John was described as the “disciple whom Jesus loved”, no doubt because of his understanding of and love of his Lord. The defects of character with which he began his career as an Apostle –intolerance, and selfishness – were in the course of time brought under control, until he became especially known for his gentleness and kindly love.

John was a man of prayer. In his golden years, the historian Eusebius reports that John was still a mighty intercessor and he was considered a sacred priest devoted to God (Eusebius, 106, 107, 116, Roberson, 2).

John was the last survivor and died peacefully in Ephesus about year 100.

Matthew was Scorned

Since double names were common among the Jews, there can be little doubt that Levi and Matthew (meaning “Gift of God”) were one in the same person. He was the son of Alphaeus and as a tax collector, he would have been literate in Aramaic and Greek and skilled in record keeping and writing.

Jesus met him at the tax office in Capernaum and called him to be one of his disciples. Society was shocked when Jesus dined with Levi because he was a  tax collector, and therefore, an outcast. Under the Roman Empire’s system, Levi would have paid all the taxes in advance, and then collected from the citizens and travelers to reimburse himself. Tax collectors were notoriously corrupt because they extorted far and above what was owed, to ensure their personal profit. Because Roman soldiers enforced their decisions, no one dared object.

The readiness with which Levi responded to Jesus’ call seems to indicate that he had previously encountered Jesus and his teachings and had already decided to dedicate his life to his cause.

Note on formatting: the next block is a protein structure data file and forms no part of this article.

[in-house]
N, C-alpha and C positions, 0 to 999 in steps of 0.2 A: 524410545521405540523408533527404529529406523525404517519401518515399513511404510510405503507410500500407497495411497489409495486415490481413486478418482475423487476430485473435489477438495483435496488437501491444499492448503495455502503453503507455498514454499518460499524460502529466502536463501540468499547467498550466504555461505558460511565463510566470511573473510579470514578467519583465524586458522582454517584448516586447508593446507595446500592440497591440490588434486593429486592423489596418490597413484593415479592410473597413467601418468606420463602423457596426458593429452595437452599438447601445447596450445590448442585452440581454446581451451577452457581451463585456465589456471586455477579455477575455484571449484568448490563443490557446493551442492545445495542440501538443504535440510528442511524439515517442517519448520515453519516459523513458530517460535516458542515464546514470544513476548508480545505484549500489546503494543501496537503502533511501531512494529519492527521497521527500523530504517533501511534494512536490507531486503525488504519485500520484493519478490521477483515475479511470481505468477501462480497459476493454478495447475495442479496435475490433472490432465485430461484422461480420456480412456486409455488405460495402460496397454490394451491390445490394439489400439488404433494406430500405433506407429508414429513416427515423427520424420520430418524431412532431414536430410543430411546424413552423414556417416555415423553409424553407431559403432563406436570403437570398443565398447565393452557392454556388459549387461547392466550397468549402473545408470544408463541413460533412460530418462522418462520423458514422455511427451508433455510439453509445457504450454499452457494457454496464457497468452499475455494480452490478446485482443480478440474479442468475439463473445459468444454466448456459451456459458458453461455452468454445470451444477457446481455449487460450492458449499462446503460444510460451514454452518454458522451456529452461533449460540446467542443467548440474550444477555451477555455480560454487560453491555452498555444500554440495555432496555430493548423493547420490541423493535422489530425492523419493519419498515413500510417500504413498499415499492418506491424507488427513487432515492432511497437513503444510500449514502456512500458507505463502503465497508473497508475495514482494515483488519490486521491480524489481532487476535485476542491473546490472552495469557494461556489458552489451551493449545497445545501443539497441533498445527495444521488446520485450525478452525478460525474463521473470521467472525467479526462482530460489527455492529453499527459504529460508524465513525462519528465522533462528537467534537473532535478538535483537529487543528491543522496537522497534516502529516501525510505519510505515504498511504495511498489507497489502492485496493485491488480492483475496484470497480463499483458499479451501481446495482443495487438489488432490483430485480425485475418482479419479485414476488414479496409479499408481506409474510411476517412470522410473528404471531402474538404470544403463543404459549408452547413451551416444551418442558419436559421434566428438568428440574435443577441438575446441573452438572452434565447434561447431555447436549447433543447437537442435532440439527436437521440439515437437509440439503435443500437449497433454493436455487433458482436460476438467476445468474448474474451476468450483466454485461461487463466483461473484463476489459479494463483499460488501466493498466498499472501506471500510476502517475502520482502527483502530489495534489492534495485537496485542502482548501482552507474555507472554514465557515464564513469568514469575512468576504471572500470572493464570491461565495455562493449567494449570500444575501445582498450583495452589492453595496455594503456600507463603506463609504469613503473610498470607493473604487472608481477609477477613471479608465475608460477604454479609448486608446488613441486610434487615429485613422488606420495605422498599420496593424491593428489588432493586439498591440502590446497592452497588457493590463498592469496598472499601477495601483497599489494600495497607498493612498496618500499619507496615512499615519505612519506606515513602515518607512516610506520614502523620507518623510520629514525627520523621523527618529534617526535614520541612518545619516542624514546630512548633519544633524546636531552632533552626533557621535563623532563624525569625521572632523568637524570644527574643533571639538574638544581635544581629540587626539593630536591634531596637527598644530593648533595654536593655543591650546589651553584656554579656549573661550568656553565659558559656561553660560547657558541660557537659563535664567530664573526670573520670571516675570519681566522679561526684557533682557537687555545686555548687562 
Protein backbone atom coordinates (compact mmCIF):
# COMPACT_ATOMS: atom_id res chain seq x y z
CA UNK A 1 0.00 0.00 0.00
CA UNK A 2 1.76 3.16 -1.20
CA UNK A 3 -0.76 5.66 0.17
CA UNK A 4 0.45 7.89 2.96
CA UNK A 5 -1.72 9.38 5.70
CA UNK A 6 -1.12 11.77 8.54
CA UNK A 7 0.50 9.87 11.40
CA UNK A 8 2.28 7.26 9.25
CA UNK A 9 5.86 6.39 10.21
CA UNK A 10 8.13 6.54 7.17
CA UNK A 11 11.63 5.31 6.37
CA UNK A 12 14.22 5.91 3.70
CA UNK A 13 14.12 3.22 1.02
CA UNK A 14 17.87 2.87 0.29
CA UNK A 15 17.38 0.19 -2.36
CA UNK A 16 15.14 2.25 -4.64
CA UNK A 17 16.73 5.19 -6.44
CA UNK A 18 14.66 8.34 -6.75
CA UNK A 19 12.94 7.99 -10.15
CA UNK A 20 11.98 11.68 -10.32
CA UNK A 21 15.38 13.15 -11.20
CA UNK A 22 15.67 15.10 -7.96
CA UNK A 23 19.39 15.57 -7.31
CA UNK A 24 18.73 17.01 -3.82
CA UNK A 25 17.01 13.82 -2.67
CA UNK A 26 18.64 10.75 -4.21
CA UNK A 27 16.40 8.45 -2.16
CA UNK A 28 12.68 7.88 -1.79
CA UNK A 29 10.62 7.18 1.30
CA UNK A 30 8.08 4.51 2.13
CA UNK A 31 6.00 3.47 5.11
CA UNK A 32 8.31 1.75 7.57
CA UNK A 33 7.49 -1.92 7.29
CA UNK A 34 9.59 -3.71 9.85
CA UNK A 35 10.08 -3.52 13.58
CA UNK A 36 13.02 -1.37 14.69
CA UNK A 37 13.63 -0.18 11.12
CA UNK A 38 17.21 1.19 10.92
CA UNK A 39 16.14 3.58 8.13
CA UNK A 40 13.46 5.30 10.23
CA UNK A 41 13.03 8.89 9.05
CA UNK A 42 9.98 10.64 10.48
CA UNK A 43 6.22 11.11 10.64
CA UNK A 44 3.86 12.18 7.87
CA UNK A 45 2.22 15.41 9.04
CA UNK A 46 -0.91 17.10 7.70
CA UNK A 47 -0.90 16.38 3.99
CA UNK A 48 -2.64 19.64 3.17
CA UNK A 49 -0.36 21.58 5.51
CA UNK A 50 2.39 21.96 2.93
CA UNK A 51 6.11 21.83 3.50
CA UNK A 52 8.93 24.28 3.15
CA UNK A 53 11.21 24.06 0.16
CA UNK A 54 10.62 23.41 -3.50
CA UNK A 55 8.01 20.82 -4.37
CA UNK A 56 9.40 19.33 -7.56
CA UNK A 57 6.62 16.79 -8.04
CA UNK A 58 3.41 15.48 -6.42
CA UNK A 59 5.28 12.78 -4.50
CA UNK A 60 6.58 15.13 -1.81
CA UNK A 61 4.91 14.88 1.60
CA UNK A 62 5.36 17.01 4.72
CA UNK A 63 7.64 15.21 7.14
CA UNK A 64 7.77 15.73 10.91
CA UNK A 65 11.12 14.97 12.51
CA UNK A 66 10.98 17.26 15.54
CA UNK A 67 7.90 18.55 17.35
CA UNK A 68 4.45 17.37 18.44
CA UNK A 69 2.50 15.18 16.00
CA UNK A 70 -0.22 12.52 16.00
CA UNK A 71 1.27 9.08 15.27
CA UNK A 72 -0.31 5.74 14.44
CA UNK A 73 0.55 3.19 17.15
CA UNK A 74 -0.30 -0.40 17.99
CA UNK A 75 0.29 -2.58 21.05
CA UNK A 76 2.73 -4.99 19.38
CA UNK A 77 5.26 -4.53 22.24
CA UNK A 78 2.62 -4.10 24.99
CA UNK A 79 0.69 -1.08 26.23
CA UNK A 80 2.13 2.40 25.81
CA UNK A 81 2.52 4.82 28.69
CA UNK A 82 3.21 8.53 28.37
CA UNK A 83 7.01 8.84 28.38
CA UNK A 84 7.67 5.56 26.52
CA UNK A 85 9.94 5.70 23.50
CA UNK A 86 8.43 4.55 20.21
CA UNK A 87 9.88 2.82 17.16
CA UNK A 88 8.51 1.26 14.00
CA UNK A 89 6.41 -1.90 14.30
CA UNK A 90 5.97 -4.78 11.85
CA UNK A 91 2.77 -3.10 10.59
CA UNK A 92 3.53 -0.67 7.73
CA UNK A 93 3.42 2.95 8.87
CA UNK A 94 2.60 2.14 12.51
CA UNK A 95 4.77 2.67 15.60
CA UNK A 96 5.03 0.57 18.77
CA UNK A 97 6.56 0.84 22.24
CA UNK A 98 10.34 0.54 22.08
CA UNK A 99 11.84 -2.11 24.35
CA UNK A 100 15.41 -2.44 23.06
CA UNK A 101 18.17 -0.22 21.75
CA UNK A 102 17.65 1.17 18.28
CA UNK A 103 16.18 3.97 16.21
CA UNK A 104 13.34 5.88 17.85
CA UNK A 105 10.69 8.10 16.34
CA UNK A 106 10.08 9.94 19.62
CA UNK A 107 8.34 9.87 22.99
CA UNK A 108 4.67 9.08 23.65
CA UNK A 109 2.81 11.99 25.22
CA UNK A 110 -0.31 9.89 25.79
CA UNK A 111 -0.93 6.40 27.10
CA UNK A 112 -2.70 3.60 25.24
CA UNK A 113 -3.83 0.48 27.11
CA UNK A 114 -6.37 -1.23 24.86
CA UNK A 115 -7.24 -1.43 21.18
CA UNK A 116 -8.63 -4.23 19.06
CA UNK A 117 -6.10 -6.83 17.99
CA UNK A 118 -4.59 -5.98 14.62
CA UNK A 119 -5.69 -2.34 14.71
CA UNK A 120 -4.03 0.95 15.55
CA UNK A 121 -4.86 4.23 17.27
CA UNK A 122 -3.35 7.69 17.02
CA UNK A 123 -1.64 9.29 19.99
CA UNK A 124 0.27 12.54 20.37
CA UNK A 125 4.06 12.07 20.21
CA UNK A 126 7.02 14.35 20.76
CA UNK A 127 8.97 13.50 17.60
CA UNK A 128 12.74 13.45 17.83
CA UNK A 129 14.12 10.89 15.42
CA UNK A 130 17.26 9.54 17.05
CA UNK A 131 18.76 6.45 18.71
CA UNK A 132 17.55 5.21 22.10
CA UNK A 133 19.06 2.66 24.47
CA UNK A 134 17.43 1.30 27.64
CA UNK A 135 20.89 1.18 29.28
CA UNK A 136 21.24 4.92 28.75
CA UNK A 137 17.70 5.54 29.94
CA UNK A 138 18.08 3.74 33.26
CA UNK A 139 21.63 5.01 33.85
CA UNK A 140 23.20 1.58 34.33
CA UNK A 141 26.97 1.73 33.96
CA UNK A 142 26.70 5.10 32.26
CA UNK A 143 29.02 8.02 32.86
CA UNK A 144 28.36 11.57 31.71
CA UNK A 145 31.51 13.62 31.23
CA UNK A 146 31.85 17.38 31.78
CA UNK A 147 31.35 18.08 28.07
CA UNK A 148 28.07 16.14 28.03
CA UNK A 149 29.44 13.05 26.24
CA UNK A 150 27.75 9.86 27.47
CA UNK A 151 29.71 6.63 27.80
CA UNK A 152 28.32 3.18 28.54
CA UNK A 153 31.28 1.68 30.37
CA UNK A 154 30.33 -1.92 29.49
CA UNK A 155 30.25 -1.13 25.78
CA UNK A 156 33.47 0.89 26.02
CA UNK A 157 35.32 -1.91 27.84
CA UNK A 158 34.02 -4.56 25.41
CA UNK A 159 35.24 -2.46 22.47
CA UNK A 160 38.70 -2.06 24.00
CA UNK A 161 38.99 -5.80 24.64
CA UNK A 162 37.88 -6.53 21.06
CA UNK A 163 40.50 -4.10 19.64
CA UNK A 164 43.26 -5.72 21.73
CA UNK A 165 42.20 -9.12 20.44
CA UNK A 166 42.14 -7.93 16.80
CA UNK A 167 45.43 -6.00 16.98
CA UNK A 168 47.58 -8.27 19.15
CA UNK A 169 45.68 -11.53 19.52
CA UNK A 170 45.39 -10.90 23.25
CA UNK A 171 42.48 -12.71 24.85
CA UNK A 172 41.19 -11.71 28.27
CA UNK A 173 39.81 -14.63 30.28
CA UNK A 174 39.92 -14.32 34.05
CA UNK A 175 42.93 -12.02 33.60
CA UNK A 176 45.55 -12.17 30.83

In addition, he must have been a man of deep spiritual conviction. This is revealed by his concern for his former colleagues, whom he invited to a dinner at his home, Jesus being the honored guest. No doubt, his purpose was to win these men to Christ.

Matthew seems to have accompanied Jesus in his ministry up to the time of the Last Supper. After Jesus’ death, Matthew retreated to the Galilee (Matt. 28:16), where he became one of the witnesses to Jesus’ resurrection. Later, he was among the apostles in Jerusalem said to be present at the Ascension and the election of another “Matthew” (Matthias) to replace Judas Iscariot among the Twelve (Acts 1:10-14).

The Gospel ascribed to him does not claim to be written by “Matthew,” but he has been characterized as its author since the second century. Modern scholarship now doubts that he was in fact the writer of this work.

It is thought that Matthew preached the Gospel to the Jewish community in Judea, before going to other countries – possibly Ethiopia, Persia, Macedonia, and Syria.

There is wide disagreement in the sources as to the place of Matthew’s martyrdom and the manner of his death, which is variously reported as being by burning, stoning, stabbing, or beheading. According to the historian Hippolytus, Matthew died at Hierees, a town of Parthia (near modern day Tehran in Iran)

Mysterious James the Lesser

The Bible reveals very little about James the Lesser – only that he is a son of Alphaeus. He is usually identified as the brother of Joses and son of Mary. Since Matthew/Levi is also called the son of Alpheus, it is possible that he and James were brothers.